“We really have to understand that the players did not have spring football...and remember, typically during the summer time, there’s training that occurs. At the end of the day, we need to develop a return to play model for those players that is practice oriented so that we avoid soft tissue injuries...Before we can even think about the season, we need to start thinking about, ‘How do we help our players return to just practice?’”
Listen, I want college football to be played in August — hell, I want it to be played in 2020 as much as the next guy. But I’m certainly not going to sit here and pretend like that’s feasible, nor am I going to offer up any certainties or speculations, and neither will Ohio State athletic director Gene Smith.
In an interview with News Radio 610 WTVN on Friday morning, Smith said that not only are they still trying to adjust to their new normal, it’s just simply too early to guess what the fall will bring.
He did however say that, before college football can be played — whether that be in August or next spring — there needs to be some type of return-to-play system for players. These kids haven’t had their spring practices. They won’t endure summer workouts. There’s no way they can just jump into the in-season agenda without consequence.
OSU head football coach Ryan Day agreed. In an interview on ESPN’s “Get Up” on Friday morning, Day said that he believes that teams will likely need “about six weeks” of preparation before the start of the season.
“Whether it’s more or less (than six weeks), I think that’s what we have to work through,” Day said. “What do those six weeks look like? When are we allowed to put pads on? How much time do we need leading up to putting pads on and actually practicing? So I think six weeks is a good starting point to start the conversation and then as time goes on, we need to clean that up.”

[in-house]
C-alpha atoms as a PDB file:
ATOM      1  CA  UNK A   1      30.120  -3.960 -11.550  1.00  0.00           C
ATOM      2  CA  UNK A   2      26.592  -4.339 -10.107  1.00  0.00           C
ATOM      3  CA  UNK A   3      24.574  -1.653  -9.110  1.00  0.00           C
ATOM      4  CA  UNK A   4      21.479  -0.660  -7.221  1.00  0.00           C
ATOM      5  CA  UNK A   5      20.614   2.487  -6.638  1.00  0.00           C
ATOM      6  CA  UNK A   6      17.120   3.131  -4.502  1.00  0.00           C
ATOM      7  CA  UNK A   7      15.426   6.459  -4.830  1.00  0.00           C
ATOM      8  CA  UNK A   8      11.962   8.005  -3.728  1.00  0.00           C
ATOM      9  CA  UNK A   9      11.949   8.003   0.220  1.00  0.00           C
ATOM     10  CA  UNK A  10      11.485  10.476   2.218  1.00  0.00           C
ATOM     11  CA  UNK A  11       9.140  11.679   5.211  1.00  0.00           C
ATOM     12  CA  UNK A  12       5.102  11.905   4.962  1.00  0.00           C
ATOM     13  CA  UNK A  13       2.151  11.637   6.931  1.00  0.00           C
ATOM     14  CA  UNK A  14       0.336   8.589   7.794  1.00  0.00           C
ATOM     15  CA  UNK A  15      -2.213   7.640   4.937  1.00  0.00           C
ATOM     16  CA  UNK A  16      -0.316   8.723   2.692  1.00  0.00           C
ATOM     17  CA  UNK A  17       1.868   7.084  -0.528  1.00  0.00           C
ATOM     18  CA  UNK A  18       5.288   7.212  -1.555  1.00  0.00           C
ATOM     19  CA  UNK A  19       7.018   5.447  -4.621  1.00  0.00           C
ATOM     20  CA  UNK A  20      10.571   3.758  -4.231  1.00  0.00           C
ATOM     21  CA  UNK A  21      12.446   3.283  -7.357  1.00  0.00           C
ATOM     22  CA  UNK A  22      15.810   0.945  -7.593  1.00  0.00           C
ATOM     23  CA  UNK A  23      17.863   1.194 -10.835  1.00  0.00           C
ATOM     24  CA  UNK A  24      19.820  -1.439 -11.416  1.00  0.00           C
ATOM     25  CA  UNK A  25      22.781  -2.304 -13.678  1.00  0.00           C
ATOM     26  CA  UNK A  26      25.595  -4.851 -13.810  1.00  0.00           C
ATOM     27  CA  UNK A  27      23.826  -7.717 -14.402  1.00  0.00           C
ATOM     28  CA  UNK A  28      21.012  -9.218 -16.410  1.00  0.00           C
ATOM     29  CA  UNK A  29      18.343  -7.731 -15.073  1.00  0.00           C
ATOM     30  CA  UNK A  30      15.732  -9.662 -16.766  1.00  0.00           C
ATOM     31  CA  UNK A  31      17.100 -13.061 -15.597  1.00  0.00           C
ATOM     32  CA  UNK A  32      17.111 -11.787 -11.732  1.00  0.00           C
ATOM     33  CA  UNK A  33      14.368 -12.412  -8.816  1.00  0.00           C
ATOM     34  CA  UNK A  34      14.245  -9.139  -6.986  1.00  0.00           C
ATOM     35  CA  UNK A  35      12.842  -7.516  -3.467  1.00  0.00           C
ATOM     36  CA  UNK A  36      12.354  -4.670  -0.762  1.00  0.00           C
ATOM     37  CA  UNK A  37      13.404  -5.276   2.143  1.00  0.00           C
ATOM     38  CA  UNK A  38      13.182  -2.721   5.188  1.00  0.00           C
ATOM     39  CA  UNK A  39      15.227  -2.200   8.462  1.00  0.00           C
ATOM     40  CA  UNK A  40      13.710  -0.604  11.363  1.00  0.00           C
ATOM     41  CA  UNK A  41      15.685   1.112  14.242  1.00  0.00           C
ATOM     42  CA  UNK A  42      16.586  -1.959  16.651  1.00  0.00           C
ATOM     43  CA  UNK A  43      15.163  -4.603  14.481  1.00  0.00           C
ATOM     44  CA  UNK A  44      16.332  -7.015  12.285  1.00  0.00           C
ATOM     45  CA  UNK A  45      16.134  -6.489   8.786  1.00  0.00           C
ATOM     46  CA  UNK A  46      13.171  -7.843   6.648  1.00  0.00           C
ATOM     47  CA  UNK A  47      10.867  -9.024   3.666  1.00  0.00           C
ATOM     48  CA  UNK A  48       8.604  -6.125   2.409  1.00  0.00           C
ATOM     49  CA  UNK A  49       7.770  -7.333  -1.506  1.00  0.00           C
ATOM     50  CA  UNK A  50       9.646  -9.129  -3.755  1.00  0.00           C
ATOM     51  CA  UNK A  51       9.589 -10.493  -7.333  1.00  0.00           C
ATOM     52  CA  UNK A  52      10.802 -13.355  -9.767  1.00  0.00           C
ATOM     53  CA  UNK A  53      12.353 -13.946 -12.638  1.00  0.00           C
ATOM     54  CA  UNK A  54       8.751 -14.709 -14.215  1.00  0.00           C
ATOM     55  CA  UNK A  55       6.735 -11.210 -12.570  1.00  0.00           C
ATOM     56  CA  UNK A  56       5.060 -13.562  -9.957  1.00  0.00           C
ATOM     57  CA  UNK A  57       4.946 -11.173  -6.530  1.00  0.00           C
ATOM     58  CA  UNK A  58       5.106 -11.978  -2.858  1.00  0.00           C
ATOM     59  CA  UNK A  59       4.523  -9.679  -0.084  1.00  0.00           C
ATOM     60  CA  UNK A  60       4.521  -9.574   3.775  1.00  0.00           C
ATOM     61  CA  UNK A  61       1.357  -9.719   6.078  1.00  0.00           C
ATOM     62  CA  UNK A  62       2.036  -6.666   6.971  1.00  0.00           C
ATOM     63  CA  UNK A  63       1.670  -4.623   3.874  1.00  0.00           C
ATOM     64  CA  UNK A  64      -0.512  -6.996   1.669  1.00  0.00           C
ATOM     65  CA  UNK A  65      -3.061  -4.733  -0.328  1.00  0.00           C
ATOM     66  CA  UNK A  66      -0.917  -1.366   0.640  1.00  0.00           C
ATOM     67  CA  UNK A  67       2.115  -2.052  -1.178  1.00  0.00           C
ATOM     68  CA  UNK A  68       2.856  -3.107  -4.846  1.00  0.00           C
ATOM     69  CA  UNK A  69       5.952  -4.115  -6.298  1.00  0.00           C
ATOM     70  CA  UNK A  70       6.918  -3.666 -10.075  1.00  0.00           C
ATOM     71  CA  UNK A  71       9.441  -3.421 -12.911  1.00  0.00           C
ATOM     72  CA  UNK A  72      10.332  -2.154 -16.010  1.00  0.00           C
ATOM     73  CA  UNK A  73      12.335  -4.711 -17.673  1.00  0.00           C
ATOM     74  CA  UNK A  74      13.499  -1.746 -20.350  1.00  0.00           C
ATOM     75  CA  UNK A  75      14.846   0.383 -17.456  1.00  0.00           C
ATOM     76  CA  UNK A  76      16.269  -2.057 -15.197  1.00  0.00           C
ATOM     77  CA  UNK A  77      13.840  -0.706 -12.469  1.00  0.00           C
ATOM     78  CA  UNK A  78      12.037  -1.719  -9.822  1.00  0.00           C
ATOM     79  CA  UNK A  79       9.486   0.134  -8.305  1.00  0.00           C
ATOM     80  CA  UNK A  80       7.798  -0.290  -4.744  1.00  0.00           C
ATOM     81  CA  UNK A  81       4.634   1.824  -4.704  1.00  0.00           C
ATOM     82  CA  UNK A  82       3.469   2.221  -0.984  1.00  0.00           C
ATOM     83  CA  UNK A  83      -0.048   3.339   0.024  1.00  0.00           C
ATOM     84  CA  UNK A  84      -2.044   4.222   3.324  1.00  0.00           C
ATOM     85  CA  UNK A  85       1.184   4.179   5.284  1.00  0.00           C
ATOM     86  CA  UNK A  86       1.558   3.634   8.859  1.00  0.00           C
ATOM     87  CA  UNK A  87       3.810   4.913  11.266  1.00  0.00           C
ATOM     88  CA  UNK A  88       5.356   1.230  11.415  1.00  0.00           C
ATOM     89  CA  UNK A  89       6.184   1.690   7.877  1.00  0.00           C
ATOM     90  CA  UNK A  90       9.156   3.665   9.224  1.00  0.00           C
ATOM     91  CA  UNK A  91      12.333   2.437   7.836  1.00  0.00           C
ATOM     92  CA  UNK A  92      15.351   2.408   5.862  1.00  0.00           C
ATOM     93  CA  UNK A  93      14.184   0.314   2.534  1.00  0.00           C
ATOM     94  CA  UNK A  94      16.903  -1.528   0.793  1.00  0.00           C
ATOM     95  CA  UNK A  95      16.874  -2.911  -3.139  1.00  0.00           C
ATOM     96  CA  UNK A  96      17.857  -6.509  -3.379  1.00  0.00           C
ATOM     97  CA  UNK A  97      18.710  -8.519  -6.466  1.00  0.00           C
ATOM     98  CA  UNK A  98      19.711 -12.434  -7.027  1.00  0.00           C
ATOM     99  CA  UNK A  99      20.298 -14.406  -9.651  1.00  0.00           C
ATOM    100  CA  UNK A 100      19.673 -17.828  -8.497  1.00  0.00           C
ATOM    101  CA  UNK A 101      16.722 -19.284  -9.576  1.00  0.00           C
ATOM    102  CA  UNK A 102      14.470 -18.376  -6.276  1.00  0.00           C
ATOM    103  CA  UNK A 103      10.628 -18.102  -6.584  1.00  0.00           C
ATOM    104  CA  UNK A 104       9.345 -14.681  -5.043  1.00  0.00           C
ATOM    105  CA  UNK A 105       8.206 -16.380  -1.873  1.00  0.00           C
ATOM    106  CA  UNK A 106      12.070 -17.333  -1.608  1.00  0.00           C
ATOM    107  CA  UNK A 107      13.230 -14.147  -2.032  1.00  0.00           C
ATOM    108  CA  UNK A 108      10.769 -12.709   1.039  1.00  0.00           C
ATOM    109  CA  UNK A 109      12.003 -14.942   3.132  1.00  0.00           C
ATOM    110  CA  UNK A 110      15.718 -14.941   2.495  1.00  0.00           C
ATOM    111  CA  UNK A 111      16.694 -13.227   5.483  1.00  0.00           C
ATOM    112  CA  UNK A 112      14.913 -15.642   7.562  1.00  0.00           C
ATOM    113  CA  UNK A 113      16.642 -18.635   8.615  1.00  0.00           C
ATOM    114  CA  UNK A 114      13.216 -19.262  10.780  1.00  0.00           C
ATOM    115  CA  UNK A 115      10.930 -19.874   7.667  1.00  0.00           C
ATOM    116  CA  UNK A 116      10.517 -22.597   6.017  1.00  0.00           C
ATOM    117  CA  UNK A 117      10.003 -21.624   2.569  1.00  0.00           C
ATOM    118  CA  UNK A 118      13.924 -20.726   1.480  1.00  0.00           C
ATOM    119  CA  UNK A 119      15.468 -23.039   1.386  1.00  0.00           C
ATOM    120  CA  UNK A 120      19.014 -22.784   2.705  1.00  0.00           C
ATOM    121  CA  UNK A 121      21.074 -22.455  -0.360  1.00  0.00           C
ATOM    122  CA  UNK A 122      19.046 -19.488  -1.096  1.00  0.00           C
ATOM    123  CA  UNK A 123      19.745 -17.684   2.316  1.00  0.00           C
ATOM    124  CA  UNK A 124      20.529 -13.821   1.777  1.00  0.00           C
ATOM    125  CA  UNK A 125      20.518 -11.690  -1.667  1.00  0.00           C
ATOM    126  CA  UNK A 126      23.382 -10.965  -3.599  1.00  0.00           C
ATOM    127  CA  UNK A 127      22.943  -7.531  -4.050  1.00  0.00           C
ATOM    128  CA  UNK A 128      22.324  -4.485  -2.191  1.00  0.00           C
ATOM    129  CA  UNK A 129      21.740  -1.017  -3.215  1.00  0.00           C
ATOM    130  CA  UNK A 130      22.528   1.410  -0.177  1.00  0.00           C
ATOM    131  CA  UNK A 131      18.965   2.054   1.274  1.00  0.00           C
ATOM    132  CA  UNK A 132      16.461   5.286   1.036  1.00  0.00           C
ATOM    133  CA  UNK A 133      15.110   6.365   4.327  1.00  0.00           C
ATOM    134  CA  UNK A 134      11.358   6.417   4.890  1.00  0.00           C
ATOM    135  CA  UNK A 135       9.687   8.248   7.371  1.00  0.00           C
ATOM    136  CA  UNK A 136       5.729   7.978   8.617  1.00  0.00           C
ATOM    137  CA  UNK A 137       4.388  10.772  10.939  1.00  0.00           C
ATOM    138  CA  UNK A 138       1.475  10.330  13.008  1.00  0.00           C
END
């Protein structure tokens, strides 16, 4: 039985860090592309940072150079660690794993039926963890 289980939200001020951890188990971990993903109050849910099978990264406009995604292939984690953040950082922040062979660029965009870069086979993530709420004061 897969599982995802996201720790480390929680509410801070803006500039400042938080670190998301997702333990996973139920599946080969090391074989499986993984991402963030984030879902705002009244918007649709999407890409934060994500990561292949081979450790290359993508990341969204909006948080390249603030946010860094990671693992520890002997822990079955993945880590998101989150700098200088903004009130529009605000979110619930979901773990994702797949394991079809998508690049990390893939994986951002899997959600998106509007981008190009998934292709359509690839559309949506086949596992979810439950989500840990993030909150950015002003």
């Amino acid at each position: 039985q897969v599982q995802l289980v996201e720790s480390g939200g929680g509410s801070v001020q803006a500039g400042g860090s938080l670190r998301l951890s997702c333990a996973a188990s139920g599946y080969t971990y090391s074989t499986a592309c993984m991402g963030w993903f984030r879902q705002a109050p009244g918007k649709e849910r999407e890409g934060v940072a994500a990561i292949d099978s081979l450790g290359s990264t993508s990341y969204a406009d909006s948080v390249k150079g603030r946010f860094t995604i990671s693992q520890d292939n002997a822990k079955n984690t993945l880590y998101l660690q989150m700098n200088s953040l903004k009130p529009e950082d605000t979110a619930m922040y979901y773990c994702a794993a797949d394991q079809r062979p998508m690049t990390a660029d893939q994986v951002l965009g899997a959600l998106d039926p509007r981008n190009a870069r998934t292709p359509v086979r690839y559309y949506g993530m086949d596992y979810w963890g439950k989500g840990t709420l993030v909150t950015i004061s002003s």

Smith’s and Day’s comments come a day after Ohio State president Michael Drake’s, who during an interview with WOSU on Thursday said he could see football taking place this season without fans in attendance. Smith seemed to politely disagree with that take.
“It seems inconsistent to me that we could say it’s unsafe for the fans to be in the stands but it’s safe for the players, to be in that gathering environment,” Smith said. “I don’t know. I haven’t gone down that path, but I think you guys know me, I tend to lean to work with my colleagues in the Big Ten and work with my colleagues nationally. My focus, first and foremost right now, is if we’re going to do something, how do we make sure the players are safe first?”
Finally, someone said this out loud. https://t.co/m47b9XccR6— Matt Tamanini (@BWWMatt) April 10, 2020
Not allowing fans to be present will obviously prevent thousands of people from congregating into stands, but what about the over-100 guys on the sidelines/packed into the locker rooms? One of the top keywords in football is literally “huddle.” Doesn’t seem possible to socially distance in one of those.
It’s worth noting that, in that same interview, Drake did say that his first consideration is what’s safe for the players, coaches, and staff, as well as the fans. So, he’s certainly not dismissing players’ health, even though his comments about “football szn” going ahead for people to “enjoy on TV at home” might suggest otherwise.
Are Drake’s comments not the most well-thought-out? Maybe. But they truly pail in comparison to The Worst of The Worst by other CFB personalities.
Is Mike Gundy aware of what he is saying here? pic.twitter.com/rjWUK6LM7W— Kyle Boone (@Kyle__Boone) April 7, 2020
Oklahoma State head coach Mike Gundy basically wants to sacrifice the players, saying they’re young enough to fight the virus off, so that they can continue to run money through the state of Oklahoma. And that well... that ain’t it.
And then there’s Clemson head coach Dabo Swinney who appears to still be living in Dabo Swinney Land.
This Dabo Swinney quote is pure Americana pic.twitter.com/0zBz2PCSiu— Live For Saturday (@LFSaturday) April 3, 2020
Who wants to tell him?
Luckily for Ohio State fans, the powers that be are sounding a little more realistic than others, and are more or less on the same page when it comes to making decisions based on the safety of everyone involved in the operation of a college football game.
“There’s a lot of discussions that have to occur,” Smith said. “A lot of things that have to synchronize. We have to have consistency across the country. We have to be sensitive to all the environments across the country.”
The point Gene and I are trying to hit home here is: No one knows how or when college football is going to happen, but it’s going to look a lot different when it does.